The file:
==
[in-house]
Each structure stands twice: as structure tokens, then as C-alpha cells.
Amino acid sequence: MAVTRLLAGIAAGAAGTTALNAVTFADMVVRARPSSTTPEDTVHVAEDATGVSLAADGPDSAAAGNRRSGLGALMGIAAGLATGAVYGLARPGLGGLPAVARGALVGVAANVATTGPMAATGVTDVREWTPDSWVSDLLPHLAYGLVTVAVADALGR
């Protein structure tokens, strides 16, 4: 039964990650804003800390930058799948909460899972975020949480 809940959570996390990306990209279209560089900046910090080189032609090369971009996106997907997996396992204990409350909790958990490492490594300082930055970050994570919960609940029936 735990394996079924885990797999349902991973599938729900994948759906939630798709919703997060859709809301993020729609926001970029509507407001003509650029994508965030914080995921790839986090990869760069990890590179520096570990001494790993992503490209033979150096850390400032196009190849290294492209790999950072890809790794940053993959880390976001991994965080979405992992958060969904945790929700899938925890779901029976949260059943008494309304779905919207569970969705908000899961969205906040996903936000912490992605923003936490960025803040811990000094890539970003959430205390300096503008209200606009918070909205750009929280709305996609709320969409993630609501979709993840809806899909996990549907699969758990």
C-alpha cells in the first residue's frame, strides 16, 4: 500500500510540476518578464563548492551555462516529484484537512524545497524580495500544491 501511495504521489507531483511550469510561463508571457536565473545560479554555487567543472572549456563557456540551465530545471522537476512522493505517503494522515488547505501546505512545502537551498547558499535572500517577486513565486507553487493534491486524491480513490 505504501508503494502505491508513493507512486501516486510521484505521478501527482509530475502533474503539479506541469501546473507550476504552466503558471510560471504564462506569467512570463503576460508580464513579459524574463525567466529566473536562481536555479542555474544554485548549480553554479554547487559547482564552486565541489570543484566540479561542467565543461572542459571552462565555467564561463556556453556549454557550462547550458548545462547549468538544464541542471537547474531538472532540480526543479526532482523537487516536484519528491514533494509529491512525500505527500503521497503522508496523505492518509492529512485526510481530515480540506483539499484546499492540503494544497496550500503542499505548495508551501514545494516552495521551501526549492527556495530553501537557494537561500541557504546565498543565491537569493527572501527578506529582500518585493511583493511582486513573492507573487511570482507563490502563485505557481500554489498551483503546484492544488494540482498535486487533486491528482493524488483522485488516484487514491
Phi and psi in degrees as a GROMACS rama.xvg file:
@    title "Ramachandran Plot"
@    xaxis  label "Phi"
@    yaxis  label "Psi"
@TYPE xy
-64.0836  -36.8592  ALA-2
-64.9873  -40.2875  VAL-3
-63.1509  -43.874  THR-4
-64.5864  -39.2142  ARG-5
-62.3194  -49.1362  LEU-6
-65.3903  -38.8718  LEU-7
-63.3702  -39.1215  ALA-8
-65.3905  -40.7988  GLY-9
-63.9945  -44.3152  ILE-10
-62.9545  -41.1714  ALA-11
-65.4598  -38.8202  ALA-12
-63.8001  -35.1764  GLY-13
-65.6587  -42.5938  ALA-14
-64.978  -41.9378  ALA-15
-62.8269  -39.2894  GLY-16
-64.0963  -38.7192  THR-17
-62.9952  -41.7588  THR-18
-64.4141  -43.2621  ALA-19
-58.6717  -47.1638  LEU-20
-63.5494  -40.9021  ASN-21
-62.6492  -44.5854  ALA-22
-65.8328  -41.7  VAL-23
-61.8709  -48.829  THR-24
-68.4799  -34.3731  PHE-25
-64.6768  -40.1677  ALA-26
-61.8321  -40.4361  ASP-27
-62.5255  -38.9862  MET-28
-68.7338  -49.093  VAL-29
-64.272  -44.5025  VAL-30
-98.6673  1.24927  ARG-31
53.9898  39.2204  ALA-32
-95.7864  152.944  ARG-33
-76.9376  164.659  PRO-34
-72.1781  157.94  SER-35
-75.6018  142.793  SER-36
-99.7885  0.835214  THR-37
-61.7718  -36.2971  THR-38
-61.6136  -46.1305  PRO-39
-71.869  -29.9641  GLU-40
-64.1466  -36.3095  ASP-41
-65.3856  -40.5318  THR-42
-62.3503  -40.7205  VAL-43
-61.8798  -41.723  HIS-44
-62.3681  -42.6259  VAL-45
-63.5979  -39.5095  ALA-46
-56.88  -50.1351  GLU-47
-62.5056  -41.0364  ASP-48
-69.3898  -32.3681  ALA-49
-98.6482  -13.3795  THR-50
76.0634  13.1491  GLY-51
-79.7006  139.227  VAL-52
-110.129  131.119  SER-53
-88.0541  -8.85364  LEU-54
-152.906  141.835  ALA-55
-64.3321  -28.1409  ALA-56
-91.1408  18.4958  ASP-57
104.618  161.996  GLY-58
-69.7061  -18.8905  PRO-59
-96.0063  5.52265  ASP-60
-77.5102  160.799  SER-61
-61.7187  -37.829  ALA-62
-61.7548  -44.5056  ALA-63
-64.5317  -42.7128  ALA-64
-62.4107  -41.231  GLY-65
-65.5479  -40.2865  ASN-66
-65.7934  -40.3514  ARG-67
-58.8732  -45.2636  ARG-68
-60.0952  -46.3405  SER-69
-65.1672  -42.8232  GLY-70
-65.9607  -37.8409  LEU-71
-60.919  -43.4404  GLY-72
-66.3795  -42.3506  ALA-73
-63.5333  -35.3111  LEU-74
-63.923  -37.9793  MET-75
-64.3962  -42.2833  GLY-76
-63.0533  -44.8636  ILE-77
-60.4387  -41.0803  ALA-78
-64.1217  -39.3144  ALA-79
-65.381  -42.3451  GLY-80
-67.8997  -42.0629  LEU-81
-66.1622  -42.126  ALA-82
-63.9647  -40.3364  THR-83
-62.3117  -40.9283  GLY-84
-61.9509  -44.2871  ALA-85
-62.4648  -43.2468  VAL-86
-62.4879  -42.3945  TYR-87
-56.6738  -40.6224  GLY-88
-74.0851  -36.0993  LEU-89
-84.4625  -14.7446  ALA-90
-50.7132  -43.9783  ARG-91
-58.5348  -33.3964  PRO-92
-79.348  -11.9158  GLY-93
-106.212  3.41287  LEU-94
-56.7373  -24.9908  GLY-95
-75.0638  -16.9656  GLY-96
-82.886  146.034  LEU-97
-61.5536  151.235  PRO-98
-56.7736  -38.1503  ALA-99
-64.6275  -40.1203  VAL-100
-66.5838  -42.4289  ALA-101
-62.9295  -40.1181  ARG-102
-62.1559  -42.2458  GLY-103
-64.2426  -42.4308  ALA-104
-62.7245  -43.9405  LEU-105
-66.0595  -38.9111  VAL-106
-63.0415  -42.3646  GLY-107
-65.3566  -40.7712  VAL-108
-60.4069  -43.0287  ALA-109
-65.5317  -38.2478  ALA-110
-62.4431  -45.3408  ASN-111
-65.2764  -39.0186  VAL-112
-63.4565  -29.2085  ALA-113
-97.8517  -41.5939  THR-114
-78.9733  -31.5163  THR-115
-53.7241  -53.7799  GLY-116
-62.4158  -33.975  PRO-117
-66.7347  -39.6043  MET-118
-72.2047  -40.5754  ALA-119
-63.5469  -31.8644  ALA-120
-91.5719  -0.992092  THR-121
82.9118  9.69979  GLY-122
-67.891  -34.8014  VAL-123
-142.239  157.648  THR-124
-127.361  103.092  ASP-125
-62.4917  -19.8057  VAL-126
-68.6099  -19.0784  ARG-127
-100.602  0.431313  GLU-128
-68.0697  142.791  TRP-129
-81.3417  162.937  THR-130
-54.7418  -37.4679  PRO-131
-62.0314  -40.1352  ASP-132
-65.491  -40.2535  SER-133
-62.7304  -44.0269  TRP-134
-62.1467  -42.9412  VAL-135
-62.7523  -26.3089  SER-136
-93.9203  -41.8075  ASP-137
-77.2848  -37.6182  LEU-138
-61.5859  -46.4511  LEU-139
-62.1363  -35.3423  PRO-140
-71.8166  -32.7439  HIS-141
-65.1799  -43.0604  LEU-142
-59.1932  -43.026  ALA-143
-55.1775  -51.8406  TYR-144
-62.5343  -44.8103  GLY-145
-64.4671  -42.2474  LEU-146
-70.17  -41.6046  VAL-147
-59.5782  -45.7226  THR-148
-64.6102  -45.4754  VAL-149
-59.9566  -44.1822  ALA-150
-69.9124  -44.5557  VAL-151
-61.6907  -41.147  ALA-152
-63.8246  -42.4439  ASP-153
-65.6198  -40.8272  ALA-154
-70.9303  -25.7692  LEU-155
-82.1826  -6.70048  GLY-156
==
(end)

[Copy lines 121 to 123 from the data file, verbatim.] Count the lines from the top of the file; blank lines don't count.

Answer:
-65.2764  -39.0186  VAL-112
-63.4565  -29.2085  ALA-113
-97.8517  -41.5939  THR-114